How Oregon grass seed found its way to the World Cup

CANBY, Ore. — Like billions of people worldwide, Crystal Rose-Fricker has found herself glued to coverage of the 2022 FIFA World Cup in Qatar.

But unlike most soccer fanatics, Rose-Fricker is paying close attention to one detail in particular — the quality of the playing surface.

Rose-Fricker, president of Pure Seed in Canby, Ore., has a keen interest in this year’s tournament, with her company providing tens of millions of pounds of grass seed for the eight stadiums and 71 practice fields. It is a monumental task, made possible by years of research and development.

The result is that Oregon turf is again featured on the world stage. According to NBC Sports, an estimated 5 billion viewers are expected to tune in to the World Cup.

“It’s a long process of building relationships and connecting Oregon grass seed with that end market,” Rose-Fricker said. “This is one example of an international connection.”

Building relationships

Pure Seed is a wholesale producer of commercial turf and forage grasses, founded by Rose-Fricker’s father, Bill Rose.

Over the course of five decades, the company has supplied grass seed for golf courses, football fields and soccer pitches around the world. New varieties are tested at Pure Seed’s research farms in Oregon and North Carolina, carefully bred to match each customer’s unique needs.

“You have to go out and travel the world,” Rose-Fricker said. “You have to meet and work with people.”

In the case of the 2022 World Cup, Rose-Fricker said the opportunity came thanks to a collaboration with another turf grass producer, Atlas Turf International.

About eight years ago, Pure Seed and Atlas Turf, based in LaGrange, Ga., started a joint venture called Pure Turf, marketing a perennial ryegrass blend named Pure Sport.

While it was Pure Seed that developed the variety, it was Atlas Turf that had connections to markets in the Middle East, where the company sells seashore paspalum — a type of warm-season and salt-tolerant grass well suited to the region.

John Holmes, president of Atlas Turf, said it was 2016 when they were contacted by Aspire Zone, a sports training facility in Qatar, interested in testing grass seed blends.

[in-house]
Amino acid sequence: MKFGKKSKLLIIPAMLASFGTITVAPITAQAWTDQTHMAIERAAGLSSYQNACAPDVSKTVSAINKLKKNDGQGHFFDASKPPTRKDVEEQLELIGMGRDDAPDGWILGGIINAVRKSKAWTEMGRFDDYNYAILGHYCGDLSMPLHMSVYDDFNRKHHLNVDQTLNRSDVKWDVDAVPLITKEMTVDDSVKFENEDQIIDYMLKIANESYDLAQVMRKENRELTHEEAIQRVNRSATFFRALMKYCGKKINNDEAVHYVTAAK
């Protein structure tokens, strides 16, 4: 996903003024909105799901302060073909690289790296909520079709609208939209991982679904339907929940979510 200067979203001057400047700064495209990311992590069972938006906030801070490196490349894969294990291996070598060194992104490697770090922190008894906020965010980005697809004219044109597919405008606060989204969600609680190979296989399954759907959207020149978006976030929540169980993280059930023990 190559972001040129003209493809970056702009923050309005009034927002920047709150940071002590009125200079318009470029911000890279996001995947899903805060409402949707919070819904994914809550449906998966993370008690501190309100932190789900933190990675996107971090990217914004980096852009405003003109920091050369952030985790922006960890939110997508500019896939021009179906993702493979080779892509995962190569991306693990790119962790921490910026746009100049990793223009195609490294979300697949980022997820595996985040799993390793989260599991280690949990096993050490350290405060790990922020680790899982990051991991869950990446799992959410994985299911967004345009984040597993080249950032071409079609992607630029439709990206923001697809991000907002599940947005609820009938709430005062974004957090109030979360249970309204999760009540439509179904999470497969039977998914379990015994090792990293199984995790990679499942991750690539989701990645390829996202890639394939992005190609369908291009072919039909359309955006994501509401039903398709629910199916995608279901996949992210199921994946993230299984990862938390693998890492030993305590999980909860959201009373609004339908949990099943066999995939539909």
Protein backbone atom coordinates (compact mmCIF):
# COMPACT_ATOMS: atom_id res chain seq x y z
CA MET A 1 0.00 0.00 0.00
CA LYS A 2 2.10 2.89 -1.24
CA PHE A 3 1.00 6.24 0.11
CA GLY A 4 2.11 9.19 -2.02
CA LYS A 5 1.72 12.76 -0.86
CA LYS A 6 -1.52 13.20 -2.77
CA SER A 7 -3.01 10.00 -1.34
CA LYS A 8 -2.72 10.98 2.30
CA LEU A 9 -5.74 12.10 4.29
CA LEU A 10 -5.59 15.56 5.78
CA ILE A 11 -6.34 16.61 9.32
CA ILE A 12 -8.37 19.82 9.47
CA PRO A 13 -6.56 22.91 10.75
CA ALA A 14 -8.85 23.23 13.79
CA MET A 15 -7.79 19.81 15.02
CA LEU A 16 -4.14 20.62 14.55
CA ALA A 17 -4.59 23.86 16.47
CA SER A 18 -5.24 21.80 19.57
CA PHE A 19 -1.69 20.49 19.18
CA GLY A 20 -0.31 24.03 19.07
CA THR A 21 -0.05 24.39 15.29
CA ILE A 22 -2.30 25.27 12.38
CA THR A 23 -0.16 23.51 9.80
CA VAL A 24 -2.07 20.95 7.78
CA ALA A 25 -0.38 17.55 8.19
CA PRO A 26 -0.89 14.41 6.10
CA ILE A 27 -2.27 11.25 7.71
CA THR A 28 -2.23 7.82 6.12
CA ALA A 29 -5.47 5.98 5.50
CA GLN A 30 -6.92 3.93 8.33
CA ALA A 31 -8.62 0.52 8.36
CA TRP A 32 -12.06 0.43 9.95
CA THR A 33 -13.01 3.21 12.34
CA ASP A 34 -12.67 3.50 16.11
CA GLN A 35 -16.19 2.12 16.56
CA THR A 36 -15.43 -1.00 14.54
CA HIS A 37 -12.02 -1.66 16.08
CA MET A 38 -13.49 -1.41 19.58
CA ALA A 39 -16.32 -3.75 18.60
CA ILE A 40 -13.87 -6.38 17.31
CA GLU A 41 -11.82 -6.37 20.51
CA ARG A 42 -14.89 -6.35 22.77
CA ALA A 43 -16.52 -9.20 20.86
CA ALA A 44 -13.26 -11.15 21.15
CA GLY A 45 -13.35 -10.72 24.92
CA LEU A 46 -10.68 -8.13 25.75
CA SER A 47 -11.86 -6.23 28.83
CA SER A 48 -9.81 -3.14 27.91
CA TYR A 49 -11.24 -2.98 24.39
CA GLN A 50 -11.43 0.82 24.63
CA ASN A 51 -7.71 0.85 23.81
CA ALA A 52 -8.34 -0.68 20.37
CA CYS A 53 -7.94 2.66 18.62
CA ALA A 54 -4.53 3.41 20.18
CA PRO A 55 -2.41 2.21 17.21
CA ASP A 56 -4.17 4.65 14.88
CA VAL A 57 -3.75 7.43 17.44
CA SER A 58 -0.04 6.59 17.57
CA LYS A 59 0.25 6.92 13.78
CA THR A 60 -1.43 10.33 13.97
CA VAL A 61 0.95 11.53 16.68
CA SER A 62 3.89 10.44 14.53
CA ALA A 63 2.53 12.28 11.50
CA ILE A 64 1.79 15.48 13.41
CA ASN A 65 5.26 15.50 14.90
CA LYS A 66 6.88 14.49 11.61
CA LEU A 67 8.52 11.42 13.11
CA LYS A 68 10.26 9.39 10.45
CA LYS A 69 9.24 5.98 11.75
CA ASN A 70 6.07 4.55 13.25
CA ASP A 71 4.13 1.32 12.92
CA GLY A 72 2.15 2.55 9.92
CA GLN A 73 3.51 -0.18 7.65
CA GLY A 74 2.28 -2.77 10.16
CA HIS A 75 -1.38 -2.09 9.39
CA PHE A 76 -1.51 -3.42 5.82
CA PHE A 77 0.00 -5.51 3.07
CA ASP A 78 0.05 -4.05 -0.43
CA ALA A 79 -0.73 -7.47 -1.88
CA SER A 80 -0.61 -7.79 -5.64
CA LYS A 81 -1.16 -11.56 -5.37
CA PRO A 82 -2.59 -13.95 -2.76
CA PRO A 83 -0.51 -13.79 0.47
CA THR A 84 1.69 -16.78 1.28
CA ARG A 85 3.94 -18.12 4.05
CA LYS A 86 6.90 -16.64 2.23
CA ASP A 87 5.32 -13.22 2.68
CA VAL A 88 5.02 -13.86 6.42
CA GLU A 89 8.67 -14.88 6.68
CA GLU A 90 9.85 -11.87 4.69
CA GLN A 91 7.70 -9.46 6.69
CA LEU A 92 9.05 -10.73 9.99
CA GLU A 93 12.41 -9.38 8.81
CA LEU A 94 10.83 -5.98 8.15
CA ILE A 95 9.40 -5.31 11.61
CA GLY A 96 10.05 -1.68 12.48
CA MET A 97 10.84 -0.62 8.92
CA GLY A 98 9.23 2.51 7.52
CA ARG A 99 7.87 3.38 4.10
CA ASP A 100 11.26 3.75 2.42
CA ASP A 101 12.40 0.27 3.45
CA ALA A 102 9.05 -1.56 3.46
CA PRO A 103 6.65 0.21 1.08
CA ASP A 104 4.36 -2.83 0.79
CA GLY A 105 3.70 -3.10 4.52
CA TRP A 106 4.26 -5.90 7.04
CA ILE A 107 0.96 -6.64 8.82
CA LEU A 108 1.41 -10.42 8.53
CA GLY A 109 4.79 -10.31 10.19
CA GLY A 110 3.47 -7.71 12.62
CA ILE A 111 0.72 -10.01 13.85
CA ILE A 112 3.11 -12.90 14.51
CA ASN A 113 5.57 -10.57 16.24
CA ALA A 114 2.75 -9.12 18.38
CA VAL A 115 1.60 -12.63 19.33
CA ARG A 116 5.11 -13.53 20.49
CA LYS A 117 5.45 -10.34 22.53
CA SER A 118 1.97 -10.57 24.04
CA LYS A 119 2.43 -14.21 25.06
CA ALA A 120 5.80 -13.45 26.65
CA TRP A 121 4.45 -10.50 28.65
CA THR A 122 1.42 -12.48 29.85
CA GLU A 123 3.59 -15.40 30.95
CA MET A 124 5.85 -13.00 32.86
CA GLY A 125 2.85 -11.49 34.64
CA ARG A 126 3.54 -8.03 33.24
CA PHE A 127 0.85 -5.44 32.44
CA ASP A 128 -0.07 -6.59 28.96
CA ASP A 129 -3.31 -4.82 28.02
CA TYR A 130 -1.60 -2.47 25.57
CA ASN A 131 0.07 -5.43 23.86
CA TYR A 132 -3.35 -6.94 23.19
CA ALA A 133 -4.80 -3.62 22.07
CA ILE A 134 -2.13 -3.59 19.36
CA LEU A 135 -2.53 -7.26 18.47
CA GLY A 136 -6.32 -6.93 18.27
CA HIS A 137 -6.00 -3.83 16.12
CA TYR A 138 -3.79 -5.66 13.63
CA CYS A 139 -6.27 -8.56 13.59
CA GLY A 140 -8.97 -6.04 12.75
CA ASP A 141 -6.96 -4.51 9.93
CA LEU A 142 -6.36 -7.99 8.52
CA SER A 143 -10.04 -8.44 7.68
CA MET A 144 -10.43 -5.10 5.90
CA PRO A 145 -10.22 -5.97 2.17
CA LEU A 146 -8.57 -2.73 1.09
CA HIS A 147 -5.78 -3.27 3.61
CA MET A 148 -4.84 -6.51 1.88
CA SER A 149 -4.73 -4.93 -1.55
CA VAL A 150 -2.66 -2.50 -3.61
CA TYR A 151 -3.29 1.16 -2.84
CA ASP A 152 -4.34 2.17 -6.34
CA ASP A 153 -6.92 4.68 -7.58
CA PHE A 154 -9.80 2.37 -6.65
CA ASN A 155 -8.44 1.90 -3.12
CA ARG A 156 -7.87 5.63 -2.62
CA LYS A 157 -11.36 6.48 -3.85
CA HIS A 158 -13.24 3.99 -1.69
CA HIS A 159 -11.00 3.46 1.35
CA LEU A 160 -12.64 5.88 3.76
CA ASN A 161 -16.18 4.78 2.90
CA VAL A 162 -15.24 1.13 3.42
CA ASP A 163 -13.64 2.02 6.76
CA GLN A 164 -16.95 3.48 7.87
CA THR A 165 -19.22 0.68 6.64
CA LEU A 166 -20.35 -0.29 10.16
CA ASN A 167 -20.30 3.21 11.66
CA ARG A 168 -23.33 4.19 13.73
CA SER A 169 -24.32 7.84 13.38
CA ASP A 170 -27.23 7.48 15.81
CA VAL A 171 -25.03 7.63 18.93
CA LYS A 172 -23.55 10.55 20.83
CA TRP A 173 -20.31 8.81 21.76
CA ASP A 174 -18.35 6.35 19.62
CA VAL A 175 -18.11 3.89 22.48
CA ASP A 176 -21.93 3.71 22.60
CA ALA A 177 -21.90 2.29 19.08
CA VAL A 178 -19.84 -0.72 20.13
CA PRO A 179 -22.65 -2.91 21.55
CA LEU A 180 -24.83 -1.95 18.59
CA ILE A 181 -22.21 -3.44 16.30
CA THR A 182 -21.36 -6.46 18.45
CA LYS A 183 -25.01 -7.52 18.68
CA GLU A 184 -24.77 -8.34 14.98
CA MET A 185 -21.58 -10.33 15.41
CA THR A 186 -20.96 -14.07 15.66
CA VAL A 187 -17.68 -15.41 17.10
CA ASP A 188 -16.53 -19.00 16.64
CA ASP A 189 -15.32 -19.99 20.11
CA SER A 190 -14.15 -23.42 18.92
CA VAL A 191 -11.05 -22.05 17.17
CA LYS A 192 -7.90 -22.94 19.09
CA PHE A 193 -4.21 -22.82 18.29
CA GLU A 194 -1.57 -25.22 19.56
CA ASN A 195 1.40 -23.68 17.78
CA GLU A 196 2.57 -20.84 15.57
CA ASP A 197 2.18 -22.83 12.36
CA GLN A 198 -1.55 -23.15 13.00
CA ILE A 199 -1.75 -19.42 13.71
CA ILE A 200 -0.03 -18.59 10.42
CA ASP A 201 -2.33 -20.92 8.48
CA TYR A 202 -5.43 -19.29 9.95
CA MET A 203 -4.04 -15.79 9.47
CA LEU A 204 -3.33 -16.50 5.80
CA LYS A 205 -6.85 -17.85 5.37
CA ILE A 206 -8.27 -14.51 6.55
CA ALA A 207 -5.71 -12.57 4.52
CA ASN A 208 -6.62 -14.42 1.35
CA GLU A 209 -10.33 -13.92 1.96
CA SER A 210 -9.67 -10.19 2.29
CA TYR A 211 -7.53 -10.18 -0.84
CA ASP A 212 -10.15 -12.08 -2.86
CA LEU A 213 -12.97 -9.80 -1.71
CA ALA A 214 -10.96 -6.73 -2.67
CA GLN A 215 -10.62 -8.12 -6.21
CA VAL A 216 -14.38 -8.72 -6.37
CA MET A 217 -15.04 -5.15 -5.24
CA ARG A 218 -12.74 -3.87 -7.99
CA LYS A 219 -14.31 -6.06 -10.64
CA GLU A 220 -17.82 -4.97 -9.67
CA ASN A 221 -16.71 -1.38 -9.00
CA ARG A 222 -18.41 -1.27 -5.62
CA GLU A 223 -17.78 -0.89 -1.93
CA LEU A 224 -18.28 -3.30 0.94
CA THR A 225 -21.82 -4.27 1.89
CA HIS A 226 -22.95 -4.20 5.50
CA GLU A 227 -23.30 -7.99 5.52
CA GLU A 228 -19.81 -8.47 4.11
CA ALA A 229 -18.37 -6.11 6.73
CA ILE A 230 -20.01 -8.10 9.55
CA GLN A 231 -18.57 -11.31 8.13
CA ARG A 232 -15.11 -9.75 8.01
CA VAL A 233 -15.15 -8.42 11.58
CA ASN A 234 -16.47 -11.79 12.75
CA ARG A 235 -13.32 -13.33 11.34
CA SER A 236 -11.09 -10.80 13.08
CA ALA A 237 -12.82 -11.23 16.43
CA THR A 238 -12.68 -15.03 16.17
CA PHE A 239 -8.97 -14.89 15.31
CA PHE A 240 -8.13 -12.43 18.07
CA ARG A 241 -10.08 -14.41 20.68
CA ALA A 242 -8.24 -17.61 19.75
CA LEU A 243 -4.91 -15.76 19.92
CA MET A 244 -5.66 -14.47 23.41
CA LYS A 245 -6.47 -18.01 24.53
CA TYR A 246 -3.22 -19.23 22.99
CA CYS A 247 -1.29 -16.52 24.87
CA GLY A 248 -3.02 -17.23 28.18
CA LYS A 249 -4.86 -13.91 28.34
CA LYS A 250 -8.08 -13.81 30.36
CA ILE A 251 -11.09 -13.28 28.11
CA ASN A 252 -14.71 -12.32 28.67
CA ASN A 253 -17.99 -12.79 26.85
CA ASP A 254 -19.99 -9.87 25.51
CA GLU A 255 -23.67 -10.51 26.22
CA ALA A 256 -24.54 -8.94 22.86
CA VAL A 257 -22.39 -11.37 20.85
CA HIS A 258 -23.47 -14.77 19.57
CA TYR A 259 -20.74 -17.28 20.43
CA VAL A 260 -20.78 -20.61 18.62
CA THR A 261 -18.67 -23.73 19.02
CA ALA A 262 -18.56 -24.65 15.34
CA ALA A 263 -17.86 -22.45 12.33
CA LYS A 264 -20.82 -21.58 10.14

Officials there ultimately selected paspalum as a base for the fields, over-seeded with Pure Sport, the ryegrass blend cultivated in Oregon.

That is what is now being used for the World Cup, having demonstrated it can withstand Qatar’s hot climate and the rigors of 64 soccer games played in 29 days.

“It wasn’t just something that happened overnight,” Holmes said. “It was a long process, working with the client there and working with what they need, and making sure their specifications were met.”

Breeding varieties

Breeding grass seed itself is a lengthy process that takes about 10 years, Rose-Fricker said.

Pure Seed is constantly looking for traits to make grass seed more drought-tolerant and disease-resistant, she said. The company contracts with growers in the Willamette Valley to grow the seed, which is then distributed globally.

“As you know, you can’t just create seed next week,” Rose-Fricker said. “It’s not a widget you can build in a factory. It’s a living plant.”

In addition to heat and disease resilience, Rose-Fricker said the grass had to be shade-tolerant given the partially closed stadium roofs.

Shipping the seed in time for the World Cup was another logistical challenge, Holmes said. The seed was shipped in May via ocean carrier, arriving in mid-July. Once in Qatar, groundskeepers had a 10-day window to plant the seed in October so it would be ready for the start of the tournament on Nov. 20.

Holmes said he is so far pleased with how the grass has performed.

“It’s been so exciting to see how well it’s held up during the matches,” he said. “So far, I don’t believe there have been any turf-related injuries.”

Rose-Fricker said the event is another example of how Oregon grass seed growers leave their imprint all over the world.

“I just think our growers deserve to know their grass is being used around the world, and it’s making a difference,” she said.

Originally published by George Plaven, Capital Press, 12/13/2022